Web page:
Straight razors with open steel blades, also commonly known as cut-throats, were the most commonly used razors before the 20th century.
Straight razors consist of a blade sharpened on one edge. The blade can be made of either stainless steel, which is slower to hone and strop, but it is easier to maintain since it does not stain easily, or high carbon steel, which hones and strops quickly and keeps its edge well, but rusts and stains easily if not cleaned and dried promptly. At present, stainless-steel razors are harder to find than carbon steel, but both remain in production.
The blade rotates on a pin through its tang between two protective pieces called scales: when folded into the scales, the blade is protected from damage, and the user is protected. Handle scales are made of various materials, including mother-of-pearl, celluloid, bone, plastic and wood. Once made of ivory, this has been discontinued, although fossil ivory is used occasionally.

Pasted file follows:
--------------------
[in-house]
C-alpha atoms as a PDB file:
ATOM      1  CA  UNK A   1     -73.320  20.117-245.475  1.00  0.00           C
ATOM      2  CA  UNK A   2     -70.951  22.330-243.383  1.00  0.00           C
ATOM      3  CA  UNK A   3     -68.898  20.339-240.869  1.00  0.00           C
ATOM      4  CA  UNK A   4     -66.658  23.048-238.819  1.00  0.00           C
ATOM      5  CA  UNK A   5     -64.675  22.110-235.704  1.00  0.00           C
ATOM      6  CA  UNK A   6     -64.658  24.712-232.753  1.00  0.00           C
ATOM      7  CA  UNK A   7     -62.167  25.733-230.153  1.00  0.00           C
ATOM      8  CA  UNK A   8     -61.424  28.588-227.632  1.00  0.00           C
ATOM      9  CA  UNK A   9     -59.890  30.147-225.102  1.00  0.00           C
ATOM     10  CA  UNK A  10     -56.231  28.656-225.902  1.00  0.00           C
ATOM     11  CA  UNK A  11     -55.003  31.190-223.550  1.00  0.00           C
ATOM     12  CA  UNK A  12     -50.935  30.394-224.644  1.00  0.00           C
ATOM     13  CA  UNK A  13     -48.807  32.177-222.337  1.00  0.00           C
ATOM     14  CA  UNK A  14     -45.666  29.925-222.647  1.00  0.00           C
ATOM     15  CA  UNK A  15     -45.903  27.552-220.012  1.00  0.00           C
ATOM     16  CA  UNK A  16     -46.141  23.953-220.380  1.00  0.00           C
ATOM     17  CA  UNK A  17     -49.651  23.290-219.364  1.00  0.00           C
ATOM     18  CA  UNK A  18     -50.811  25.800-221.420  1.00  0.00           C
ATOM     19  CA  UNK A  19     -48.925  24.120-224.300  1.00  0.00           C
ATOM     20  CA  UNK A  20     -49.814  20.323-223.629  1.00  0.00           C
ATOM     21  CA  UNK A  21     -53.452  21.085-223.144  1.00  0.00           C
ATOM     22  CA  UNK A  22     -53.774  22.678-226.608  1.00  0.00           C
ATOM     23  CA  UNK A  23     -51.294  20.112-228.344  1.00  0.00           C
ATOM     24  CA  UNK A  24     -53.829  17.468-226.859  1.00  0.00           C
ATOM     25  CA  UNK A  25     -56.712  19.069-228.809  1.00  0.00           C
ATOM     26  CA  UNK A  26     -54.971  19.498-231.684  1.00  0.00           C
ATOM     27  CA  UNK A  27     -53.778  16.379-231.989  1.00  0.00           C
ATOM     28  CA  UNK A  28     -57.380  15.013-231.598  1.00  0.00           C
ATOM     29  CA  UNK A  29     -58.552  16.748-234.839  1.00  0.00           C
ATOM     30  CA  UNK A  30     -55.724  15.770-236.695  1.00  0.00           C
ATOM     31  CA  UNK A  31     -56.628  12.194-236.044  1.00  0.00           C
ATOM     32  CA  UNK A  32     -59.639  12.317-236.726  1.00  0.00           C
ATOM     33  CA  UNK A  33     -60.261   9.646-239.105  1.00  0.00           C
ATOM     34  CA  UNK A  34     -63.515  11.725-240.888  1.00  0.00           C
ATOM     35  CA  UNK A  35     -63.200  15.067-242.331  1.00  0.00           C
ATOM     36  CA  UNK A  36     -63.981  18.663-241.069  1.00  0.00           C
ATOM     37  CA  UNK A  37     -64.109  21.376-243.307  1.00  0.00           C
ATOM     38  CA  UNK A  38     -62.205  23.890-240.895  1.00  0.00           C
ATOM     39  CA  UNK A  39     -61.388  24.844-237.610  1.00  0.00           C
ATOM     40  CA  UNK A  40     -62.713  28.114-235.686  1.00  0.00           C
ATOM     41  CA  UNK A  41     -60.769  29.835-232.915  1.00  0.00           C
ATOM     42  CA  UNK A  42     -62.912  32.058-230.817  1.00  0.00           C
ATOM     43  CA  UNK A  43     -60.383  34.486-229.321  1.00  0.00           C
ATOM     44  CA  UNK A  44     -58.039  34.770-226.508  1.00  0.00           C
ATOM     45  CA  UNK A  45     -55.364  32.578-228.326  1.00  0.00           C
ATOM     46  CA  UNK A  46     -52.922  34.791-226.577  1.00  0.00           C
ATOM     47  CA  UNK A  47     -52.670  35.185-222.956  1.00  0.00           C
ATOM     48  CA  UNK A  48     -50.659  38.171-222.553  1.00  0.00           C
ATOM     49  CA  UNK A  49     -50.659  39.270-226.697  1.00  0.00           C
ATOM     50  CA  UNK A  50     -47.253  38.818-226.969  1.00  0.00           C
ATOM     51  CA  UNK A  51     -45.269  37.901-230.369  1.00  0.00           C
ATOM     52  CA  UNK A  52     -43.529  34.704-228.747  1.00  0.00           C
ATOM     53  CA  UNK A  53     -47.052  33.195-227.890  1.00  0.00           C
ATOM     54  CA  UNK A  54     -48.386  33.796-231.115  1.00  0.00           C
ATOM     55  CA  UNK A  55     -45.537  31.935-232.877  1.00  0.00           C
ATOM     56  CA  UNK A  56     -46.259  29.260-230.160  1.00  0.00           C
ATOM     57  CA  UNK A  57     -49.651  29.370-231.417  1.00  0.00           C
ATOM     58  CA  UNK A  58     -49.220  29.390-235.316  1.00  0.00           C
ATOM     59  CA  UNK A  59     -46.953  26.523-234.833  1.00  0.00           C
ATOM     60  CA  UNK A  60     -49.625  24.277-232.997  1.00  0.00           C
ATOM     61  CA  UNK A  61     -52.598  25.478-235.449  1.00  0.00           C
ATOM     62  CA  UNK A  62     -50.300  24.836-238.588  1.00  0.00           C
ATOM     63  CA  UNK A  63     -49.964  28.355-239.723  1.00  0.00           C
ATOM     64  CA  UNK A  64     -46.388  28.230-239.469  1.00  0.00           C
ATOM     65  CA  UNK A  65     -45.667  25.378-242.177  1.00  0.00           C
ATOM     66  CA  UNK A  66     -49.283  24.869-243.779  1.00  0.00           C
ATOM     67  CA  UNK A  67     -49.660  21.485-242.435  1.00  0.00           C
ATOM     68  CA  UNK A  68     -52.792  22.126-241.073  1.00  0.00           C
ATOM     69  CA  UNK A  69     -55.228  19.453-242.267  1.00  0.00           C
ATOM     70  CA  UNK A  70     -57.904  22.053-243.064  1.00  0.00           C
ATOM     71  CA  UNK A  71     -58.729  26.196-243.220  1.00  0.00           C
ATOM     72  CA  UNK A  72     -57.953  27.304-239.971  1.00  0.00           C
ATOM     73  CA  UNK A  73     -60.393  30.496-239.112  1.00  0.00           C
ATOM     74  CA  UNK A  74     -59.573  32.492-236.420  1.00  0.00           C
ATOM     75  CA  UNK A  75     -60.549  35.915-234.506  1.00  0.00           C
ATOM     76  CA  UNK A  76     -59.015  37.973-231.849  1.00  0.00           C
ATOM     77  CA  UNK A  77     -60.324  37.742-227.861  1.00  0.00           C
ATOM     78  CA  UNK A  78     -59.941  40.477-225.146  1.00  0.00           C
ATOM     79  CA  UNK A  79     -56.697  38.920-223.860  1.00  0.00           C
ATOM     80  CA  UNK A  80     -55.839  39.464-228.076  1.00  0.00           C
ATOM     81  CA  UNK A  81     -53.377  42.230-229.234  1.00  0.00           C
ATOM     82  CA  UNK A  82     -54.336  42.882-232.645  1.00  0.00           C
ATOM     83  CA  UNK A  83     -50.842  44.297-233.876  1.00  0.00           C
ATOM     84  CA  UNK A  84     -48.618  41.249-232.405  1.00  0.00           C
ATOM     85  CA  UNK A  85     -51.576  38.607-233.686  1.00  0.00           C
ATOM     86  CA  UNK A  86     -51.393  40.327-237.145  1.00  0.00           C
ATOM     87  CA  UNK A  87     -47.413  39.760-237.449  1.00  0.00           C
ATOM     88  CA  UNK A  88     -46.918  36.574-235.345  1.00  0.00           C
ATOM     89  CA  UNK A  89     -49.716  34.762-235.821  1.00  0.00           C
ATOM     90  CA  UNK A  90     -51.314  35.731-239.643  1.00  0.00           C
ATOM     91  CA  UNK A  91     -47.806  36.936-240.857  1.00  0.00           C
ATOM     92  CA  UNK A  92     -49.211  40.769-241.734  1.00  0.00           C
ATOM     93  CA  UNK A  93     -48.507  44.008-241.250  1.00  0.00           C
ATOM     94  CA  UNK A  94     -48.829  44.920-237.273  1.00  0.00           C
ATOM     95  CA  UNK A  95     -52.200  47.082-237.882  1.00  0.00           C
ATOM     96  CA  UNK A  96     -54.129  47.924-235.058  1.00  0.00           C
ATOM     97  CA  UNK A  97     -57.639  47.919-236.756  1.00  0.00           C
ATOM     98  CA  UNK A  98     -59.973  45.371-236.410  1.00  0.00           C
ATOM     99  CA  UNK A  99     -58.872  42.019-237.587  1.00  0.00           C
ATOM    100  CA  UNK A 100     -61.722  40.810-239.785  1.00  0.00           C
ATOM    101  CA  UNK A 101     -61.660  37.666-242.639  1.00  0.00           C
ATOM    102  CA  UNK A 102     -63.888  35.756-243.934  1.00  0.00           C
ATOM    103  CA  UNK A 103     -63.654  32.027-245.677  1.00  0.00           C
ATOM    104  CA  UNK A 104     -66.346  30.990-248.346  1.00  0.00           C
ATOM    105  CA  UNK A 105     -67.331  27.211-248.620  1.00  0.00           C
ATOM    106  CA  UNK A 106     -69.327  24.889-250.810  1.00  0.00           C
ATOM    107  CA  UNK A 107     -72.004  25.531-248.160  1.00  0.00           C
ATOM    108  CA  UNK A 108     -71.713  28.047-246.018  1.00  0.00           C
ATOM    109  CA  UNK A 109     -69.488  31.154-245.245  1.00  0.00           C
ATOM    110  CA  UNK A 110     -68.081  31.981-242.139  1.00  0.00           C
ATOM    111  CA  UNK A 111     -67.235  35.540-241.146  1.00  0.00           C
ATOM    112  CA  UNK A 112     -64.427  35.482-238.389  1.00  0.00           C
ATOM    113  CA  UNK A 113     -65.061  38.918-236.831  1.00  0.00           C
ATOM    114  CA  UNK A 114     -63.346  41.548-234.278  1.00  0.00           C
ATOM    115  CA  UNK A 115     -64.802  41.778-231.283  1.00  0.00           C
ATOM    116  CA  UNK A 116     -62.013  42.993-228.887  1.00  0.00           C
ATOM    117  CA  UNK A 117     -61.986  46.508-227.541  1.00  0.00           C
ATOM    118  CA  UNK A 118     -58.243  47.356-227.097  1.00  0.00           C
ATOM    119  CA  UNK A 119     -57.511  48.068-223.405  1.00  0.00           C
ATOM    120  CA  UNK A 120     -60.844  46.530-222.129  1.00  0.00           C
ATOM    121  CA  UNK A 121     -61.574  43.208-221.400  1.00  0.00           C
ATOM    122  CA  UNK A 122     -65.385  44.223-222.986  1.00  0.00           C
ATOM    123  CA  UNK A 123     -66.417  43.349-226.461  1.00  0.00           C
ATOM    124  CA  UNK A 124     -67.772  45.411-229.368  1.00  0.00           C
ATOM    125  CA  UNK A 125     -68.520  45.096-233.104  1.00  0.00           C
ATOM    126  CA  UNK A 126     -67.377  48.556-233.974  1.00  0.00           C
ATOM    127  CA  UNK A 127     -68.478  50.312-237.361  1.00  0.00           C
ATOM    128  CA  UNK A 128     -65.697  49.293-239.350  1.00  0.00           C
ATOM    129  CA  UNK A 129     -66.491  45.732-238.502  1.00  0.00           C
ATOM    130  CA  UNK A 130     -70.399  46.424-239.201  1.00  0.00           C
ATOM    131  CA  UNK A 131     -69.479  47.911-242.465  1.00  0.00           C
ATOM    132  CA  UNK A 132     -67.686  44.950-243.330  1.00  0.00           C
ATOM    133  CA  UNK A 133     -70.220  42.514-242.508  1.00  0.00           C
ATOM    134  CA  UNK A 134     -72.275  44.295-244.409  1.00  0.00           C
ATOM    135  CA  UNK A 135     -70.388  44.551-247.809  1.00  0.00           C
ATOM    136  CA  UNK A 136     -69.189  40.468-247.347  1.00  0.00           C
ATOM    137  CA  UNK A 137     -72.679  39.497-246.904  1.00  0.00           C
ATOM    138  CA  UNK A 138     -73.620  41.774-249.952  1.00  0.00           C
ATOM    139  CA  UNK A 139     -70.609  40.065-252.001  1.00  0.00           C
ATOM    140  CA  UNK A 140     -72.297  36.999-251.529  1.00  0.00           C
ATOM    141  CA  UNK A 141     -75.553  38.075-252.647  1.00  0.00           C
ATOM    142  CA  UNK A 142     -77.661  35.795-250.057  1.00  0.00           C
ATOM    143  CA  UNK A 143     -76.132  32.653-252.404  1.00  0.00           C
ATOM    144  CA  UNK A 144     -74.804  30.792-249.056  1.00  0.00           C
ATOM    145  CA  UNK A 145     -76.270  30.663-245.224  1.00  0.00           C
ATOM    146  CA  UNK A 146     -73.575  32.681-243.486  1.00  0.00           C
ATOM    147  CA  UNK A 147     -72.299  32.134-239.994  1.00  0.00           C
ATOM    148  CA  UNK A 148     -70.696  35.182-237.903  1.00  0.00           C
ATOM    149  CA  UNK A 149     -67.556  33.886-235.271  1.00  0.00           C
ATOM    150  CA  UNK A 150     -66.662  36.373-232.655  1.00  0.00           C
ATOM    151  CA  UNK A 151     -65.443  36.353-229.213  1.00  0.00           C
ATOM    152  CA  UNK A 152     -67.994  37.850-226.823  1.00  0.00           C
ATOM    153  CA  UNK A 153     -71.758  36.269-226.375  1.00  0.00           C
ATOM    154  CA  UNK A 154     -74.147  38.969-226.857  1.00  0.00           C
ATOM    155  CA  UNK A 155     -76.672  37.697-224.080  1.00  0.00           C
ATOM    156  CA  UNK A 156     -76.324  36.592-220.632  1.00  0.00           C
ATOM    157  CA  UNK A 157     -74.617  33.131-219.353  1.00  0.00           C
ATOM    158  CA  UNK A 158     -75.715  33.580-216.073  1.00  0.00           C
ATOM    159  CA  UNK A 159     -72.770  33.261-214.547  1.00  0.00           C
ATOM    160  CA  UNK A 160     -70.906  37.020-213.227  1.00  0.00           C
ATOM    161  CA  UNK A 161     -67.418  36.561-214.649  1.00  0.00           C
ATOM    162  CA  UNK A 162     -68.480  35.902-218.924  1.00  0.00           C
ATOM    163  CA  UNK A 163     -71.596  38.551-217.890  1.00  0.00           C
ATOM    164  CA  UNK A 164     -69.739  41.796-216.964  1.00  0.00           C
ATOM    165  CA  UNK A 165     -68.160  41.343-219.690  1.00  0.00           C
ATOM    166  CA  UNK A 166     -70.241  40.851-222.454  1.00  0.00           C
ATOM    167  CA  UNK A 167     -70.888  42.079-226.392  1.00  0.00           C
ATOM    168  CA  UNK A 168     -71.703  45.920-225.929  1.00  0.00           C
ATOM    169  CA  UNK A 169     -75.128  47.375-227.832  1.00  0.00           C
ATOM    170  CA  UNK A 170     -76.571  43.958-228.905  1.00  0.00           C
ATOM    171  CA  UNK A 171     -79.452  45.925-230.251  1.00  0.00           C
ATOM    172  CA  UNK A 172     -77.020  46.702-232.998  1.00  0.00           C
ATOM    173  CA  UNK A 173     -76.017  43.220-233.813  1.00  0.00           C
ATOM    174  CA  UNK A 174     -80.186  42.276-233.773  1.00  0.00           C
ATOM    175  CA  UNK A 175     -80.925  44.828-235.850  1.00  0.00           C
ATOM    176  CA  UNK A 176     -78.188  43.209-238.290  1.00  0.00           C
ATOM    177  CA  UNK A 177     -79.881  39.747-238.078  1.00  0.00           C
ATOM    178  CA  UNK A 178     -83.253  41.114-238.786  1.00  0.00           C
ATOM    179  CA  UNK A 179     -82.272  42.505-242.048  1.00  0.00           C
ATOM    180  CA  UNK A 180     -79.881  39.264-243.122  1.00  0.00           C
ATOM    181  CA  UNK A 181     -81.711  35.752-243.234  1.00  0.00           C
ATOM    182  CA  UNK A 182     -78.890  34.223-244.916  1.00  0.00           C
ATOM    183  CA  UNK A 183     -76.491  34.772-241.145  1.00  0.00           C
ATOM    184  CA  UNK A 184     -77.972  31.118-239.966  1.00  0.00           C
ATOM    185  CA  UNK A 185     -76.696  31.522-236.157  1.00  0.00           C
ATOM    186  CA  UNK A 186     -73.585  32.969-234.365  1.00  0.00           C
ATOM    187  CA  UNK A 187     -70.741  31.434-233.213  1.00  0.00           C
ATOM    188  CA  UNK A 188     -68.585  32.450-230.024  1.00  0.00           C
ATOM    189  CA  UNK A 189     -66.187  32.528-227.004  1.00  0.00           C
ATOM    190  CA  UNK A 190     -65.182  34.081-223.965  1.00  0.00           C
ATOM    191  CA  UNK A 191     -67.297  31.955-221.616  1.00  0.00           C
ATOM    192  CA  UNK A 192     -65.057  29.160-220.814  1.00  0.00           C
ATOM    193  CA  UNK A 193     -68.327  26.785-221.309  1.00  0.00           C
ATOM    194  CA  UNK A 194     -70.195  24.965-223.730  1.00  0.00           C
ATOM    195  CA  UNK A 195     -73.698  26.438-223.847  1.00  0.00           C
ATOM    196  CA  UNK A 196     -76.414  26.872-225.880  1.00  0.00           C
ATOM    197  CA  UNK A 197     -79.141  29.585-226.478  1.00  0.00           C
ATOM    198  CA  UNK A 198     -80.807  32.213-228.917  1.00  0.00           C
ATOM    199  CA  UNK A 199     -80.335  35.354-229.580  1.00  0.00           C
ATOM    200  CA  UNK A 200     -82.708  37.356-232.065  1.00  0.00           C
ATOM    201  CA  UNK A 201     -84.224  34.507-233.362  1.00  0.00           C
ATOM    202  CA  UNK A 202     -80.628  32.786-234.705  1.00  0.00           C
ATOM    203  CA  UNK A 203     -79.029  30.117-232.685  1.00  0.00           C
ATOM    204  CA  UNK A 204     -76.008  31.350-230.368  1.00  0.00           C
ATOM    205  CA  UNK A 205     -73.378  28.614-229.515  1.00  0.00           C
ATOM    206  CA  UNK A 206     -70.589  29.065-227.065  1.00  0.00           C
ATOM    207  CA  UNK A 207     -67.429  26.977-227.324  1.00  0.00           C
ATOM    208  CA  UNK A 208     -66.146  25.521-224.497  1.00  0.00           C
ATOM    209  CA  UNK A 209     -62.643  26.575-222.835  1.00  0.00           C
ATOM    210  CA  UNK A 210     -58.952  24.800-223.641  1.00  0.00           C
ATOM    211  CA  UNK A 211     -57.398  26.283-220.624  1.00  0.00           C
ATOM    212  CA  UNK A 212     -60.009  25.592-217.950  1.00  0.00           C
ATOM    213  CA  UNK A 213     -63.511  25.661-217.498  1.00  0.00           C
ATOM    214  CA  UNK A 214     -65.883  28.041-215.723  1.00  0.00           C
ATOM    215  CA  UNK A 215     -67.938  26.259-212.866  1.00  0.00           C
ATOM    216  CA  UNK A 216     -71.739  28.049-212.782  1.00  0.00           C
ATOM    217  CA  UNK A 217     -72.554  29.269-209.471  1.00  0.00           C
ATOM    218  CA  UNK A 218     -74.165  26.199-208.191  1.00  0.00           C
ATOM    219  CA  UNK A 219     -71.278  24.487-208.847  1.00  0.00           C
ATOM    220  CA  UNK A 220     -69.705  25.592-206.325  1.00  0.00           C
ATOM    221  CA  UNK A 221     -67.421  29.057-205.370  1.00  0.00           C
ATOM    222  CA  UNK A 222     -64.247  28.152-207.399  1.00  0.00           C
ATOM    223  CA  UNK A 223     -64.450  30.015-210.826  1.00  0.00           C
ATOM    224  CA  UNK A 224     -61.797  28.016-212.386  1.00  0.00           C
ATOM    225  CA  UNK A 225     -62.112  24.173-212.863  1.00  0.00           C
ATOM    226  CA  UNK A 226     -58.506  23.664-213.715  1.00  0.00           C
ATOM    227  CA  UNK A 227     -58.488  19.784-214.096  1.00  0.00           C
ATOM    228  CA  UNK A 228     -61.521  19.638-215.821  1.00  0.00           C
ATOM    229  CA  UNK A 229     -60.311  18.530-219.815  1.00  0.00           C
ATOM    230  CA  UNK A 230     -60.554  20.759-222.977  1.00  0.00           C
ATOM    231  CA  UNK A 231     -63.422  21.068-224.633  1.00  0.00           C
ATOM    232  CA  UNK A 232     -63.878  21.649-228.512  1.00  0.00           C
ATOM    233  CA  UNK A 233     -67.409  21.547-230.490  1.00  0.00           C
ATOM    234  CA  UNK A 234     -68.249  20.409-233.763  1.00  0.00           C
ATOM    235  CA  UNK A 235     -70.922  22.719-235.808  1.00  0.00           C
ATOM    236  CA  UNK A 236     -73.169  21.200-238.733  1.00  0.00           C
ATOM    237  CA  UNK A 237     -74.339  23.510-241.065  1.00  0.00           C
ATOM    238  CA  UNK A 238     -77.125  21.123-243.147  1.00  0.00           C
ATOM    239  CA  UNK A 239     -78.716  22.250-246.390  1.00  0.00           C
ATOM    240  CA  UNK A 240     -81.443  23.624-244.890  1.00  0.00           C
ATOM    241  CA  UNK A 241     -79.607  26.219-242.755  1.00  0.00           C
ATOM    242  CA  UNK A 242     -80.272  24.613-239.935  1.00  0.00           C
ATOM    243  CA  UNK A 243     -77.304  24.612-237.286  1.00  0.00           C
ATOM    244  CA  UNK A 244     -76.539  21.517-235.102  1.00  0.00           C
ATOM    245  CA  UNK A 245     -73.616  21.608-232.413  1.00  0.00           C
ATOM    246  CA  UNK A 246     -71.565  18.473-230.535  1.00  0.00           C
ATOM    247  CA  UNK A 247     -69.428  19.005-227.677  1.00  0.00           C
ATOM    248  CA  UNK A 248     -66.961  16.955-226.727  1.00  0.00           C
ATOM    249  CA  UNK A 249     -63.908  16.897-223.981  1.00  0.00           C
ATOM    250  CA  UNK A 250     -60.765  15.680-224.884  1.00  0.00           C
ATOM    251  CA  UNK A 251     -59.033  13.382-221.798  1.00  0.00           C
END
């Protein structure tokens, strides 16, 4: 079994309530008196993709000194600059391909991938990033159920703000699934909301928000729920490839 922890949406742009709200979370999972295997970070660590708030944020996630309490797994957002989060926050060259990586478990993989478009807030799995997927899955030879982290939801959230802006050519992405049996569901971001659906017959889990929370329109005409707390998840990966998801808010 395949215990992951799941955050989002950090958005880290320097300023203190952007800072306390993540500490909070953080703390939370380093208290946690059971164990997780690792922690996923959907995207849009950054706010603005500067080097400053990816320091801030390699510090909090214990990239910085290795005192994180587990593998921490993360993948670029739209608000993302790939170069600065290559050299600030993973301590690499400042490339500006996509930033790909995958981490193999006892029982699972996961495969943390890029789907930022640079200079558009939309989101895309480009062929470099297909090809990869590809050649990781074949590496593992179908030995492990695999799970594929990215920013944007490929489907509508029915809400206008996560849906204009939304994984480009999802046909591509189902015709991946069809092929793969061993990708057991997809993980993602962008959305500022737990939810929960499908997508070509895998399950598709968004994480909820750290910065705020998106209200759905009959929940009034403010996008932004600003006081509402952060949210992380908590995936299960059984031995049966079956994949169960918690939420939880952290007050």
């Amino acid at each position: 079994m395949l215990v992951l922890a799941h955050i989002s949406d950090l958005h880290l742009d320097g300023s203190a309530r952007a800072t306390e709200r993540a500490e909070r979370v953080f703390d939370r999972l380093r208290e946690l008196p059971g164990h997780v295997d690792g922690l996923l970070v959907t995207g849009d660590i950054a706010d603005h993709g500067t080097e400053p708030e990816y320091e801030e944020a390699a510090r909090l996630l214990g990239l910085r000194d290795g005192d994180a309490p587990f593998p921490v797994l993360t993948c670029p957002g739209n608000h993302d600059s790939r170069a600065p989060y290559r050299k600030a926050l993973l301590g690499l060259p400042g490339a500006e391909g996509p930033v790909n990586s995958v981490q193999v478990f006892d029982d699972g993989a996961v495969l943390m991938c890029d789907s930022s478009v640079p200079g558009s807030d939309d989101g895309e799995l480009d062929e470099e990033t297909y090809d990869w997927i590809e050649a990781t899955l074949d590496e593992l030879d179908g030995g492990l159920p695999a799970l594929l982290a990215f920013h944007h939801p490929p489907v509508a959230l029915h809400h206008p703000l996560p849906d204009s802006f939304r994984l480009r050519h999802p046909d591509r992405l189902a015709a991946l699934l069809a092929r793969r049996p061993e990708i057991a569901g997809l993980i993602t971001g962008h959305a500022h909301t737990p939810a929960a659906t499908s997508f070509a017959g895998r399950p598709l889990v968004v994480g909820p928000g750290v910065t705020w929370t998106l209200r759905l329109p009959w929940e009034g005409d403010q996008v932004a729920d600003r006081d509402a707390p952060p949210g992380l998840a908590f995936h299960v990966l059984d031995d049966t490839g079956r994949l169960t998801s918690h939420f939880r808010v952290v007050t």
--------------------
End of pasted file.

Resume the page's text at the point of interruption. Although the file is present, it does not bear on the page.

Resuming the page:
Disposable Blade Straight Razors
These razors are similar in use and appearance to straight razors, but use disposable blades, either standard double edged cut in half or specially made single edge. These shavettes are used in the same way as straight razors but do not require stropping and honing.
The first step towards a safer-to-use razor was the guard razor – also called a straight safety razor – which added a protective guard to a regular straight razor. The first such razor was most likely invented by a French cutler Jean-Jacques Perret circa 1762. The invention was inspired by the joiner's plane and was essentially a straight razor with its blade surrounded by a wooden sleeve. The earliest razor guards had comb-like teeth and could only be attached to one side of a razor; a reversible guard was one of the first improvements made to guard razors.
An early description of a safety razor similar in form to the ones used today is found on William Samuel Henson's 1847 patent application for a comb tooth guard. This guard could be attached to a straight razor or to a razor "the cutting blade which is at right angles with the handle, and resembles somewhat the form of a common hoe."
Around 1875 a new design with a smaller blade placed on top of a handle was marketed by the Kampfe Brothers as "the best available shaving method on the market that won’t cut a user, like straight steel razors."
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